Uricase is an important microbial enzyme which can be used in clinical treatment of gout, hyperuricemia, and tumor lysis syndrome. A total of 127 clinical isolates of Pseudomonas aeruginosa were tested for uricase production. Pseudomonas strain named Ps43 showed the highest level of native uricase enzyme expression. The open reading frame of uricase enzyme was amplified from Ps43 and cloned into the expression vector pRSET-B. Uricase was expressed using E. coli BL21 (DE3). The ORF was sequenced and assigned gene bank accession number KJ718888. The nucleotide sequence analysis was identical to the coding sequence of uricase gene puuD of P. aeruginosa PAO1. We report successful expression of P. aeruginosa uricase in Escherichia coli. E. coli showed an induced protein with a molecular weight of ~58 KDa that confirmed by sodium dodecyl sulfate-polyacrylamide gel electrophoresis and Western blot. We also established efficient protein purification using Ni-NTA column with activity of the purified enzyme 2.16 IU and 2 fold increase in the specific activity of the pure enzyme compared to the crude enzyme.
Recently, the clustered regularly interspaced short palindromic repeats (CRISPR)-associated protein 9 (CRISPR/Cas9) system, a genome editing technology, was shown to be versatile in treating several antibiotic-resistant bacteria. In the present study, we applied the CRISPR/Cas9 technology to kill extended spectrum beta-lactamase (ESBL)-producing Escherichia coli. ESBL bacteria are mostly multi-drug resistant (MDR), and have plasmid-mediated antibiotic resistance genes that can be easily transferred to other members of the bacterial community by horizontal gene transfer. To restore sensitivity to antibiotics in these bacteria, we searched for a CRISPR/Cas9 target sequence that was conserved among > 1,000 ESBL mutants. There was only one target sequence for each TEM- and SHV-type ESBL, with each of these sequences found in ~200 ESBL strains of each type. Furthermore, we showed that these target sequences can be exploited to re-sensitize MDR cells in which resistance is mediated by genes that are not the target of CRISPR/Cas9 system, but by genes that are present on the same plasmid as target genes. We believe our Re-Sensitization to Antibiotics from Resistance (ReSAFR) technology, which enhances the practical value of the CRISPR/Cas9 system, will be an effective method of treatment against plasmid-carrying MDR bacteria.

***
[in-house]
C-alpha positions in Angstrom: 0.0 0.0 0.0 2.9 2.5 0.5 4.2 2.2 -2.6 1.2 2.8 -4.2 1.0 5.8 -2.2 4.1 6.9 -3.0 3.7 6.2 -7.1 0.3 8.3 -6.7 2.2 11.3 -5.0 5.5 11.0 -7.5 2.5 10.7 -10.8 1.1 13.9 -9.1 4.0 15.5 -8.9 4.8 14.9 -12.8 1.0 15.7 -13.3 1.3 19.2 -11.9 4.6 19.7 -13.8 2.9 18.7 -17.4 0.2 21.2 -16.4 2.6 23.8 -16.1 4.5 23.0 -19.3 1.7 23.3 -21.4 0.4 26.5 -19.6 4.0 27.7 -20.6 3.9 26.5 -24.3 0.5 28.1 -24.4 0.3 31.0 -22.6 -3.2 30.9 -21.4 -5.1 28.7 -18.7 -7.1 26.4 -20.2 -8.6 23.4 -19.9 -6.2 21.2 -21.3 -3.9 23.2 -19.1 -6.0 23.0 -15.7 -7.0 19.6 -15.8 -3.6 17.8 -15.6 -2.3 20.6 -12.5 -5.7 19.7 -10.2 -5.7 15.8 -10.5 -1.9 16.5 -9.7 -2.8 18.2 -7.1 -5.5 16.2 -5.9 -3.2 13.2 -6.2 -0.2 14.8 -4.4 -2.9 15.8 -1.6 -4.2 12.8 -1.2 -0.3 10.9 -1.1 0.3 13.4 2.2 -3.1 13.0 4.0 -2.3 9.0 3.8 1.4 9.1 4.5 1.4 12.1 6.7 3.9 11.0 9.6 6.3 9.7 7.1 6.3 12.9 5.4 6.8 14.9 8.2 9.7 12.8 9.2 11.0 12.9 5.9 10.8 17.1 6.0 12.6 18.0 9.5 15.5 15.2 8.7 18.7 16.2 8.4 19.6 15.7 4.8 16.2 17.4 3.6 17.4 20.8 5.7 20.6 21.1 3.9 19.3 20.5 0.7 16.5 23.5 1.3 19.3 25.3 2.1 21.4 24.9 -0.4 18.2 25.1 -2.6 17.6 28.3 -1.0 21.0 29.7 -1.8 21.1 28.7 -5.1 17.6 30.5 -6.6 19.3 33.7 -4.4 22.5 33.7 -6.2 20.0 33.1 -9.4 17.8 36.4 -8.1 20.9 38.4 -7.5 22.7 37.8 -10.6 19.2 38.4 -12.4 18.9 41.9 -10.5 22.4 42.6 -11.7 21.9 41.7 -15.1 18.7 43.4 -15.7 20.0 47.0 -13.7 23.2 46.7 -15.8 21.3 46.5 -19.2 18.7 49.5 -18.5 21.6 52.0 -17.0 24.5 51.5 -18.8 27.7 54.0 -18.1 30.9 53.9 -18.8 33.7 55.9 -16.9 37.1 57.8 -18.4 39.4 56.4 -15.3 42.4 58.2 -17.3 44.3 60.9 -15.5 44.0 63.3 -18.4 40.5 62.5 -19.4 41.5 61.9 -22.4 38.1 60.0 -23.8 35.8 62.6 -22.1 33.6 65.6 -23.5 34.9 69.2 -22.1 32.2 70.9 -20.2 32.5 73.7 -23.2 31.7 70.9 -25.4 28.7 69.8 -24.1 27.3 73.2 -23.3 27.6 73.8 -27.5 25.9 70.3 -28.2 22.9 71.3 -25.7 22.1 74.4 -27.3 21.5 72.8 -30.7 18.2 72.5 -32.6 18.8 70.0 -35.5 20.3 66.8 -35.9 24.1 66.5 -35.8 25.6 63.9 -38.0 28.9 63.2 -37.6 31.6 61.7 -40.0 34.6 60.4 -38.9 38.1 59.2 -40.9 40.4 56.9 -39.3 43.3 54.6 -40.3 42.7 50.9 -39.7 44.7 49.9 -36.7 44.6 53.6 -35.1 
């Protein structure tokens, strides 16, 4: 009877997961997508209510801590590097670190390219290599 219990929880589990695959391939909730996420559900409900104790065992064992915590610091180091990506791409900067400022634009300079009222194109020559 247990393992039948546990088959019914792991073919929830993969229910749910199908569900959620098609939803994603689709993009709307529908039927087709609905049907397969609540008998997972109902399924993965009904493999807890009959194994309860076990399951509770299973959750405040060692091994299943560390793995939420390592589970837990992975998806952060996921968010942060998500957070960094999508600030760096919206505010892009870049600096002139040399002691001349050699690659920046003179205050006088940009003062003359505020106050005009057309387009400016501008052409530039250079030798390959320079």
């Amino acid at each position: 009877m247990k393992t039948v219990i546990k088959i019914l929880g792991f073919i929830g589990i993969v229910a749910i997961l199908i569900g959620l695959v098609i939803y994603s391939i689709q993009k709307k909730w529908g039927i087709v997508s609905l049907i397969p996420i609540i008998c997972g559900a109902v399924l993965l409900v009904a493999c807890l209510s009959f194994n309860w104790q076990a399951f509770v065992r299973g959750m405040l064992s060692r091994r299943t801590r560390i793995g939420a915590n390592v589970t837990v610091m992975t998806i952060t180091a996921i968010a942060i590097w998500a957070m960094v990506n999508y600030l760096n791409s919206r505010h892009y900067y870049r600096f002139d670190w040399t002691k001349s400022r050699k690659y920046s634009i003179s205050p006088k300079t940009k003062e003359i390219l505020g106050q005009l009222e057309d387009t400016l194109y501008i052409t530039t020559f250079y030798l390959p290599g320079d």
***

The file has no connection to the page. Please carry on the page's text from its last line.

The combination of trimethoprim (TMP) and sulfamethoxazole (SMX) has been shown to be active against Mycobacterium tuberculosis (Mtb) in clinical tuberculosis (TB) treatment. However, the mechanism of action of TMP-SMX against Mtb is still unknown. To unravel this, we have studied the effect of TMP and SMX by deleting folP2 gene in Mycobacterium smegmatis (Msm), and overexpressing the Mtb and Msm folP1/2 genes in Msm. Knocking out of the folP2 gene in Msm reduced the minimum inhibitory concentration (MIC) of SMX 8-fold compared with wild type. Overexpression of the folP1 genes from Mtb and Msm increased the MICs by 4 and 2-fold in Msm for SMX and TMP respectively. We show a strong correlation between the expression of folP1 and folP2 genes and TMP-SMX resistance in mycobacteria. This suggests that a combination of FolP2 inhibitor and SMX could be used for TB treatment with a better outcome.
Rabbit hemorrhagic disease virus (RHDV) is high contagious and causes often fatal disease that affects both wild and domestic rabbits of the species Oryctolagus cuniculus. A highly pathogenic RHDV variant (RHDVa) has been circulated in the Korean rabbit population since 2007 and has a devastating effect on rabbit industry in Korea. A highly pathogenic RHDVa was isolated from naturally infected rabbits, and the gene encoding the VP60 protein was cloned into a baculovirus transfer vector and expressed in insect cells. The hemagglutination titer of the sf-9 cell lysate infected with recombinant VP60 baculovirus was 131,072 units/50 microliter and of the supernatant 4,096 units/50 microliter. Guinea pigs immunized twice intramuscularly with a trial inactivated RHDVa vaccine containing recombinant VP60 contained 2,152 hemagglutination inhibition (HI) geometric mean titers. The 8-week-old white rabbits inoculated with one vaccine dose were challenged with a lethal RHDVa 21 days later and showed 100% survival rates. Recombinant VP60 protein expressed in a baculovirus system induced high HI titers in guinea pigs and rendered complete protection, which led to the development of a novel inactivated RHDVa vaccine.